Assessing the linguistic outcomes of language contact in Quebec English

Principal Investigator: Shana Poplack
Social Sciences and Humanities Council of Canada
Research Grant #858-2006-0016 [2007-2008]

Among the many fears linguistic duality provokes is the spectre of language attrition. Is it possible to maintain a native language in the face of diminishing opportunities to use it and intense pressure from a ubiquitous majority language? If so, can the “quality” of the minority language be retained? In the Canadian context, these questions have traditionally been raised with respect to French, the minority language in most of the country. But over the past 30 years, the striking success of Quebec’s language laws and the resulting “anglophone exodus” have fundamentally altered the position of English in the province. In its minority-language guise, Quebec English (QcE) has become the subject of discourse which characterizes it as threatened and distinctive. To date, however, there has been surprisingly little scientific evidence to support these assertions.

The overall objective of this research is to document the mechanisms by which contact-induced change comes about in a situation of intense contact. We seek to establish whether  Quebec English has in fact changed, and if so, whether this can be ascribed to contact with  French. We will also pinpoint what, if anything, has changed. An important byproduct of this research is an assessment of the effect of the Language Laws on the maintenance and quality of the English language, an aspect which this research is the first to address.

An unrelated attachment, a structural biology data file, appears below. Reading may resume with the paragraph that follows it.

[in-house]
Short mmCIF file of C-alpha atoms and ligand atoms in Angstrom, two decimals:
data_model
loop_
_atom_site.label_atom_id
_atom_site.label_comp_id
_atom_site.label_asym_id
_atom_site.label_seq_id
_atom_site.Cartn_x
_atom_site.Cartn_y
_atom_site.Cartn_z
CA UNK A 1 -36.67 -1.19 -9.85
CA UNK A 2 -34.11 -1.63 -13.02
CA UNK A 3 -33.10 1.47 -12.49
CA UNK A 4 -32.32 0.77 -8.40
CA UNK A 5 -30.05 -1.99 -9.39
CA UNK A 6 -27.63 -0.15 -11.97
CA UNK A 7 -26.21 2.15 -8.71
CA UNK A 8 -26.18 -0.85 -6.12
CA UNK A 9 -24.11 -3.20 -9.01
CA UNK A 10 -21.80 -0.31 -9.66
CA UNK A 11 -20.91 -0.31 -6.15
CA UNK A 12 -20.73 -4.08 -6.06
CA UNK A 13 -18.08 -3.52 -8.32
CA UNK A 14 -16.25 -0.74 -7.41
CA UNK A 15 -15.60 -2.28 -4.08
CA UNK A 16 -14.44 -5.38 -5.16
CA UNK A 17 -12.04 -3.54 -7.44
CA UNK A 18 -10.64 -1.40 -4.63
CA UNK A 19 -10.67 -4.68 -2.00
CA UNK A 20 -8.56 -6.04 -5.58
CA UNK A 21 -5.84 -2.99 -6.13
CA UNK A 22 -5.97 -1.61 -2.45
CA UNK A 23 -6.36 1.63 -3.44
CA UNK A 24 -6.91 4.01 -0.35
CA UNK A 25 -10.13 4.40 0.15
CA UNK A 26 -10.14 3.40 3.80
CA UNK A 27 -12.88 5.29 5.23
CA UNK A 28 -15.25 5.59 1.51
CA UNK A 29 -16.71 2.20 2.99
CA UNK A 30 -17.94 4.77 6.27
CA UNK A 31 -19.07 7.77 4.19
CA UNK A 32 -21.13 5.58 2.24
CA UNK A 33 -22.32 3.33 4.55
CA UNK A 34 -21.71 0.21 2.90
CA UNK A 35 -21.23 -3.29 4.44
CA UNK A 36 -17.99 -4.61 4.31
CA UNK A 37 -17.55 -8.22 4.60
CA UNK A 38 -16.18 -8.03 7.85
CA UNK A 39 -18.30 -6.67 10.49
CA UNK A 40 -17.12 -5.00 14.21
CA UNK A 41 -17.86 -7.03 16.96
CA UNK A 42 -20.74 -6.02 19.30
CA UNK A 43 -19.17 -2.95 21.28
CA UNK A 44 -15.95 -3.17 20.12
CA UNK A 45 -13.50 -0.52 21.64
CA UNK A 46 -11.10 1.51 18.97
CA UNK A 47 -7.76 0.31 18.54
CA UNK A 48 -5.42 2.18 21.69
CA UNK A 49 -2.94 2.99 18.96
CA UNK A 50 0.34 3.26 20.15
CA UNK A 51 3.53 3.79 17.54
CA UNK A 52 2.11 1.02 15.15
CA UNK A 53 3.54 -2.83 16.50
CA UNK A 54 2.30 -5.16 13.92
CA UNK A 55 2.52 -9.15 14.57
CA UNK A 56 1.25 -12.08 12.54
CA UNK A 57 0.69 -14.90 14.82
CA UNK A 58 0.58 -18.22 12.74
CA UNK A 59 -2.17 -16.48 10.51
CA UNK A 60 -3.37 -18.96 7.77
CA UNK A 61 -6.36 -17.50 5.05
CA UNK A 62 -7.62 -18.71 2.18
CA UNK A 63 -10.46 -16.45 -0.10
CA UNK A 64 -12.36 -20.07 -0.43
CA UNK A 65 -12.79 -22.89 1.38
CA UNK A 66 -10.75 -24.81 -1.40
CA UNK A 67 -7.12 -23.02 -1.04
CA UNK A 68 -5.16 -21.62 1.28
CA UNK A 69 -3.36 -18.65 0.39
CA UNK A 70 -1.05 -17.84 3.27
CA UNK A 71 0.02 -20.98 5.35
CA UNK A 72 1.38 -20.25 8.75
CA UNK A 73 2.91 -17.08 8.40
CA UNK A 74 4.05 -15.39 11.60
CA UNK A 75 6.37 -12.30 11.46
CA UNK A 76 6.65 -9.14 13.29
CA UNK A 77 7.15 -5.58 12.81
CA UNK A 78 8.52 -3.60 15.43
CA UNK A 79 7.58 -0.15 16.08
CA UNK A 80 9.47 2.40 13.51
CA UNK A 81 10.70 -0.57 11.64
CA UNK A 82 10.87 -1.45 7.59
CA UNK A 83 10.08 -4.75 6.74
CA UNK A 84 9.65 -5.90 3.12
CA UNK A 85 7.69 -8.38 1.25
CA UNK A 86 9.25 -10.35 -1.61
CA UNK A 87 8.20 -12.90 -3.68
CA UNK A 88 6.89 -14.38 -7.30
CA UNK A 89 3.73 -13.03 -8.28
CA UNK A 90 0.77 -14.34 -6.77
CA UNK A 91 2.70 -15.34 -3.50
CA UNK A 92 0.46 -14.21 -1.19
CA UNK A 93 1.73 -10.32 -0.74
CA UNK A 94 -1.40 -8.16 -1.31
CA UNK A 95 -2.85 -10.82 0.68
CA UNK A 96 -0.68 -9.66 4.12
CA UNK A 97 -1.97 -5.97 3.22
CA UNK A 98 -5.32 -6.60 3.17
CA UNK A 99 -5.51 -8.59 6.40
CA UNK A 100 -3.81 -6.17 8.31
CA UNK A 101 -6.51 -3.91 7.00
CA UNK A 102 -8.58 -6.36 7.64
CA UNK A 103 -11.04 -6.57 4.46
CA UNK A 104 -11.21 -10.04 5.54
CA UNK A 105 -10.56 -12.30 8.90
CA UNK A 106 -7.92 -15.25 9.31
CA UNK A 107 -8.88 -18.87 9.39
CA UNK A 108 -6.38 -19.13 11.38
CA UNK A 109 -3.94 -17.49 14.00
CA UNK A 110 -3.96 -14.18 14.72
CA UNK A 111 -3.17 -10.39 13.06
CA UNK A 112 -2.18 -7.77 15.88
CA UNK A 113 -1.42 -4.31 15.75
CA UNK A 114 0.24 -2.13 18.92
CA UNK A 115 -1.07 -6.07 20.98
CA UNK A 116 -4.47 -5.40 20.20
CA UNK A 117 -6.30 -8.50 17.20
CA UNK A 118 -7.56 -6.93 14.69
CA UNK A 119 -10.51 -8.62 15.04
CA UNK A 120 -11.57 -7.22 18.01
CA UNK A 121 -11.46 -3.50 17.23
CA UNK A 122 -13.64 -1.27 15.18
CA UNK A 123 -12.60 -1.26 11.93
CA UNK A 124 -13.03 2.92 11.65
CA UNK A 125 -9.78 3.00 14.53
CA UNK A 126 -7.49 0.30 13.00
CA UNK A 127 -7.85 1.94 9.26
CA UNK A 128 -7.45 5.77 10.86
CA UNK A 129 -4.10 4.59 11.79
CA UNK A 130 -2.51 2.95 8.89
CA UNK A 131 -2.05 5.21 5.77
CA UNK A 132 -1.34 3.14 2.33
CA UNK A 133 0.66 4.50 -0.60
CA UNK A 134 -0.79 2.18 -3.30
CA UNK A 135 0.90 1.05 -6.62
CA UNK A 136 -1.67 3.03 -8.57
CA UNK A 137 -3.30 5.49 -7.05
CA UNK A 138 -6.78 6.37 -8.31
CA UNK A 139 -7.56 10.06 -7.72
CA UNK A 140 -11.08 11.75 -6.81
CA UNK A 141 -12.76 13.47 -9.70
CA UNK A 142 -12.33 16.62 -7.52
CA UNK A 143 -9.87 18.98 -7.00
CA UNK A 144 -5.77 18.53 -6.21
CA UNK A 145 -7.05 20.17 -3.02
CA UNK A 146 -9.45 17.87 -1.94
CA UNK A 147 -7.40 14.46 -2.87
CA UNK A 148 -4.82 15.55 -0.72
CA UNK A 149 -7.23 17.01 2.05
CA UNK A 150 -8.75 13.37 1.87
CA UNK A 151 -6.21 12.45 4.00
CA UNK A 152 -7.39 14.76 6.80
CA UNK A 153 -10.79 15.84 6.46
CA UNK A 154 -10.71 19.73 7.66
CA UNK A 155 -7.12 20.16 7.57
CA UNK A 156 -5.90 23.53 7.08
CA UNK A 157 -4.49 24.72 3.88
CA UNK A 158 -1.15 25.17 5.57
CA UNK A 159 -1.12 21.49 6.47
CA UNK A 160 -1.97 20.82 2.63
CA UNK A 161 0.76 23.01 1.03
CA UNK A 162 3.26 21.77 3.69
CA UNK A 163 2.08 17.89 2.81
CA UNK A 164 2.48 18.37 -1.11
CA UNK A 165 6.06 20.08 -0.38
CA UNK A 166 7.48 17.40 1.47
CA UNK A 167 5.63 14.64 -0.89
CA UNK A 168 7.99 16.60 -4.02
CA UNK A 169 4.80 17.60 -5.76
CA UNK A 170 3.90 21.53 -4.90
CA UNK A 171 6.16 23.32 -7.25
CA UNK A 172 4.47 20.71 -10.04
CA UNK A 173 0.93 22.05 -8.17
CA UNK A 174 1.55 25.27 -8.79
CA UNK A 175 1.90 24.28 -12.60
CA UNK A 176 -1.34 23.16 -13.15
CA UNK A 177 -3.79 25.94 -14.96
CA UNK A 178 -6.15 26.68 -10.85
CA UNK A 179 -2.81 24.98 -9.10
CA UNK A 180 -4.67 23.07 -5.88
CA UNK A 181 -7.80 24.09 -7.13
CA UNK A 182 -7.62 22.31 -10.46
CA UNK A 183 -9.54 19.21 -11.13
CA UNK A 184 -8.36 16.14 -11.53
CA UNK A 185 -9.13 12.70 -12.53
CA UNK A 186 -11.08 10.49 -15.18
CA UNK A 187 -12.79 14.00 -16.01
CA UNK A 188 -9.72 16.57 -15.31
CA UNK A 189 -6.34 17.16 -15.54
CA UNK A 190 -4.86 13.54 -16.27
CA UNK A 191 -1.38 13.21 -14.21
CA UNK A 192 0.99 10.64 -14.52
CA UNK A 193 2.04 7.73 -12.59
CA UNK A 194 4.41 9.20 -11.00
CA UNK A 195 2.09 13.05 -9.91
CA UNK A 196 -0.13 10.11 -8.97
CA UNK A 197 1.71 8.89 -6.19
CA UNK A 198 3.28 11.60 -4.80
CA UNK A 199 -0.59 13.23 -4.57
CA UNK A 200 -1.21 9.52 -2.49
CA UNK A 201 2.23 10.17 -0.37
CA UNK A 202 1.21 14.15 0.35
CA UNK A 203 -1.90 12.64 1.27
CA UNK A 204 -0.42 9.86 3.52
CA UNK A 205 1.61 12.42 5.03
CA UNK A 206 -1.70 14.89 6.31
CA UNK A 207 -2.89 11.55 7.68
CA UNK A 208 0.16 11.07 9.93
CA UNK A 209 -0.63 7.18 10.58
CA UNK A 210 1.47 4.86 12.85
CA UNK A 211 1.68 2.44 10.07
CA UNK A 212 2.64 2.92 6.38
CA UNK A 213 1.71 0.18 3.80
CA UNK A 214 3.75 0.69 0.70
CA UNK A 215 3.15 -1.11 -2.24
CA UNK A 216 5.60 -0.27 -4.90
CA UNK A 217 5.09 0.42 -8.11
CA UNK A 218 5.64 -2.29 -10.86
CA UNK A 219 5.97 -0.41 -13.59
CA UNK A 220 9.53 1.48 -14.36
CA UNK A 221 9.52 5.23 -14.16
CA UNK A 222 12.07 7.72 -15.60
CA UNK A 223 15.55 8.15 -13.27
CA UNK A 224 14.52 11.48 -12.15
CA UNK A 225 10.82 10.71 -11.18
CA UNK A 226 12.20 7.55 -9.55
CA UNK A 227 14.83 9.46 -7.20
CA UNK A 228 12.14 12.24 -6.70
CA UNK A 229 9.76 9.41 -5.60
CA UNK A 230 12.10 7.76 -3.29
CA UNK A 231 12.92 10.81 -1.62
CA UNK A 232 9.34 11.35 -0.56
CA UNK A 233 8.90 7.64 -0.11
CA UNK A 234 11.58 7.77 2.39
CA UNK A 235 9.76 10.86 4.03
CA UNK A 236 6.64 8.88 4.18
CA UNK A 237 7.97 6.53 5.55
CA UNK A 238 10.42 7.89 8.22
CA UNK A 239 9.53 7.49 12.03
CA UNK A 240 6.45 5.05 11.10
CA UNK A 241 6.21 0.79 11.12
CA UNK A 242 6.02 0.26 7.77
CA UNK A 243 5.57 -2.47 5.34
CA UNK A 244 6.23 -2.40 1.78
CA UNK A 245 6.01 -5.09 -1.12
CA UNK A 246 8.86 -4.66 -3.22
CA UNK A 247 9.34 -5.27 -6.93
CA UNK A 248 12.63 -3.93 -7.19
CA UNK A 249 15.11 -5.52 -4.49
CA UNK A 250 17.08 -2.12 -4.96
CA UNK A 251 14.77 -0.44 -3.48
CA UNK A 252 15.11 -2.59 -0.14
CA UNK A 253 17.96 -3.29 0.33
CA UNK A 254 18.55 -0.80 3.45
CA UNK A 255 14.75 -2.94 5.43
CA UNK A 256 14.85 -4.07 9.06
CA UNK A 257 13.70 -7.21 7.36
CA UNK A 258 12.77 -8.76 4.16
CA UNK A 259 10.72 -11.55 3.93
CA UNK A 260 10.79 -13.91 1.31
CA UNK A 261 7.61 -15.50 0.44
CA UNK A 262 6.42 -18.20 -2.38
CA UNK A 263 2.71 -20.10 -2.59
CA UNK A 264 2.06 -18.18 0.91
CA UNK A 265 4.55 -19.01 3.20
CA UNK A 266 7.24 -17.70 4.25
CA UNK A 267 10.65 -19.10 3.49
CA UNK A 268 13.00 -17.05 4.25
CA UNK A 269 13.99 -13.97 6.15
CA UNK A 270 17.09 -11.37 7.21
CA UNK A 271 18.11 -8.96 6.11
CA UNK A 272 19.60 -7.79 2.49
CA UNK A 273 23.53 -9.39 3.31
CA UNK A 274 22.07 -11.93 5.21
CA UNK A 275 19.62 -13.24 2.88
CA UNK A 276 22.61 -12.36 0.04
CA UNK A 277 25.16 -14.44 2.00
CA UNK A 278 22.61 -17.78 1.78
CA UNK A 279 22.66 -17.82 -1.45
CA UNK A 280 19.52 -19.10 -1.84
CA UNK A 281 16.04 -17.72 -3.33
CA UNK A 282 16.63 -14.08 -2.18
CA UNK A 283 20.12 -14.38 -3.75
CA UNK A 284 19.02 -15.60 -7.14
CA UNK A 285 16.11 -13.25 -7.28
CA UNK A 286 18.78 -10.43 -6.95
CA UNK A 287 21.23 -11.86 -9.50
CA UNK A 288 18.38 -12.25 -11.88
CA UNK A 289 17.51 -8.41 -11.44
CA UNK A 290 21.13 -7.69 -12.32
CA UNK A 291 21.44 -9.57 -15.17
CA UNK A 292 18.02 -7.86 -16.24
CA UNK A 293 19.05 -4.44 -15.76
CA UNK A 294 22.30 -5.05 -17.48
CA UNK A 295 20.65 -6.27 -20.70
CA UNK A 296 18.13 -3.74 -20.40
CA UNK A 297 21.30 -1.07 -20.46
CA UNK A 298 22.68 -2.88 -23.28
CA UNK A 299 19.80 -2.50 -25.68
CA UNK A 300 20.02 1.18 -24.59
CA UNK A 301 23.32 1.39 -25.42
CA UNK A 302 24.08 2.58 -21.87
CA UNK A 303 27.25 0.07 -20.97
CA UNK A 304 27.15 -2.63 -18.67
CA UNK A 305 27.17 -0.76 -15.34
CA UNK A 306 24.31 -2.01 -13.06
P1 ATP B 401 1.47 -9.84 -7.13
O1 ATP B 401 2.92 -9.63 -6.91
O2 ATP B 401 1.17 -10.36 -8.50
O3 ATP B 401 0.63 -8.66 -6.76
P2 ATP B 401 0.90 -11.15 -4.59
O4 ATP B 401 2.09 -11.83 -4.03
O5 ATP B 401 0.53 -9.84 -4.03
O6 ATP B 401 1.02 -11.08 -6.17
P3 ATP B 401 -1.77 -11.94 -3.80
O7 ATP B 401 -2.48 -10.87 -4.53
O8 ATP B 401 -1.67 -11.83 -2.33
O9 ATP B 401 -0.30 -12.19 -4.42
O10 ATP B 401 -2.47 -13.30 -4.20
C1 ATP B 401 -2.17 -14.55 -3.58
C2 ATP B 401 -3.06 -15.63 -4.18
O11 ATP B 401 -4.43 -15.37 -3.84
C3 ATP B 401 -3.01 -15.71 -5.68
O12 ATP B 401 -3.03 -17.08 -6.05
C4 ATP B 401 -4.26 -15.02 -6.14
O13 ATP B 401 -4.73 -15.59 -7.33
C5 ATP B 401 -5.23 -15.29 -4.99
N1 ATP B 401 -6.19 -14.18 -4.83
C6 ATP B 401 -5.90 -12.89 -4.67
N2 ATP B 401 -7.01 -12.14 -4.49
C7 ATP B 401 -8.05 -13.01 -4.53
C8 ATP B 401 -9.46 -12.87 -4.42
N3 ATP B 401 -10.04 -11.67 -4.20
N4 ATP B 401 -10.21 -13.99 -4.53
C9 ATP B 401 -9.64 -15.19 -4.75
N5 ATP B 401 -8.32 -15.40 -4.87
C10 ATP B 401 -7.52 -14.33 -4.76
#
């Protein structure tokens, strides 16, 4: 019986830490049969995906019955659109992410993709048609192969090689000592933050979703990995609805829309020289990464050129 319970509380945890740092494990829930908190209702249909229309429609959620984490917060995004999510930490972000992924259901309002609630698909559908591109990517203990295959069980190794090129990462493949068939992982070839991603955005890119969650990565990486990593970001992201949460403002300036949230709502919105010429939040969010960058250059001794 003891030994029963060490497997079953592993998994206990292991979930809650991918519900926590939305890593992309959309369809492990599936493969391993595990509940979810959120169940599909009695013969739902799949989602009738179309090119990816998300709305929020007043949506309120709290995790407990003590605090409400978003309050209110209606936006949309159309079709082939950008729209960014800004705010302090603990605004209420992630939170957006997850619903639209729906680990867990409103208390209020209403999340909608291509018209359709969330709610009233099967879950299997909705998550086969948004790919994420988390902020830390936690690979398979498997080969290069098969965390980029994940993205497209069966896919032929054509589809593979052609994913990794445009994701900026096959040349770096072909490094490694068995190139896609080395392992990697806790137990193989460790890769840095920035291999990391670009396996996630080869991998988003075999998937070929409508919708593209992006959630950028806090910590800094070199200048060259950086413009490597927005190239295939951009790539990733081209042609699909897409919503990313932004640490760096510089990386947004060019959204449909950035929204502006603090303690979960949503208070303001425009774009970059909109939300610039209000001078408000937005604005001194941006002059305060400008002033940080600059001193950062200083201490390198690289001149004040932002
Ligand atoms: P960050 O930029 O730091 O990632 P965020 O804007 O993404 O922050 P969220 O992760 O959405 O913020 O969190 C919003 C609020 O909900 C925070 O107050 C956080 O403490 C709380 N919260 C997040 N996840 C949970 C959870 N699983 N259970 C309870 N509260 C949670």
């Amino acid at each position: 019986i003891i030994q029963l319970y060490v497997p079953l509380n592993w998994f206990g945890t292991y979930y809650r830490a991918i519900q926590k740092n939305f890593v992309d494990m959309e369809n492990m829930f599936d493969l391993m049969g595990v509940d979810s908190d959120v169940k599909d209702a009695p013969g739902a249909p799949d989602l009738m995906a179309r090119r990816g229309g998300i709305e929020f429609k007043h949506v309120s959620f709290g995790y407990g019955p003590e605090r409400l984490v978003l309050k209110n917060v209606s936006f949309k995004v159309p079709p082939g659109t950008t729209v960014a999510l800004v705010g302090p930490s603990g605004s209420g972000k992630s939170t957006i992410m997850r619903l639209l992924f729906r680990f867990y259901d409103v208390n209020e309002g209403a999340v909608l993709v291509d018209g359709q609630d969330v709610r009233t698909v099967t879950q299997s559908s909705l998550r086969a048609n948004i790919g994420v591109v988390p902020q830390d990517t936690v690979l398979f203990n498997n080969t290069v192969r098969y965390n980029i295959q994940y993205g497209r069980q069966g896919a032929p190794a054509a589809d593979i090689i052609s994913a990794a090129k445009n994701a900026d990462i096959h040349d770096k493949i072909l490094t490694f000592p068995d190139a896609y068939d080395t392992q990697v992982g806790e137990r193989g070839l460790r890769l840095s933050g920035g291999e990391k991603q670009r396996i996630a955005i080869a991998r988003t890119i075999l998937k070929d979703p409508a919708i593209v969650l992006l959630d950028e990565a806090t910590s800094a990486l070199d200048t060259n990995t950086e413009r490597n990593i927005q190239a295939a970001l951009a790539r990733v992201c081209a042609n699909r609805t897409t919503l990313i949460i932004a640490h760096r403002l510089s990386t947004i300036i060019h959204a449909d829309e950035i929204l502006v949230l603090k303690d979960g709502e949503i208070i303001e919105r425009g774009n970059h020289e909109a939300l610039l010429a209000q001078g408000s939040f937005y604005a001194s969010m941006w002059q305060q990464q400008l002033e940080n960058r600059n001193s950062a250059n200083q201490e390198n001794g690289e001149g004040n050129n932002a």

Previous study of the Quebec English Corpus has revealed that the inference of change is vastly over-emphasized. But the perception of difference may also arise when the minority language fails to change in tandem with the benchmark. To determine the extent to which Quebec English is participating in ongoing linguistic developments in (Canadian and other) mainstream varieties of English, and concomitantly, the extent to which linguistic isolation constitutes a barrier to the spread of linguistic change, we target linguistic variables known to be involved in change in progress, and determine whether these changes have diffused to Quebec. This work out will place us in a unique position to characterize fully the effects of language planning, language contact and minority status on Quebec English.

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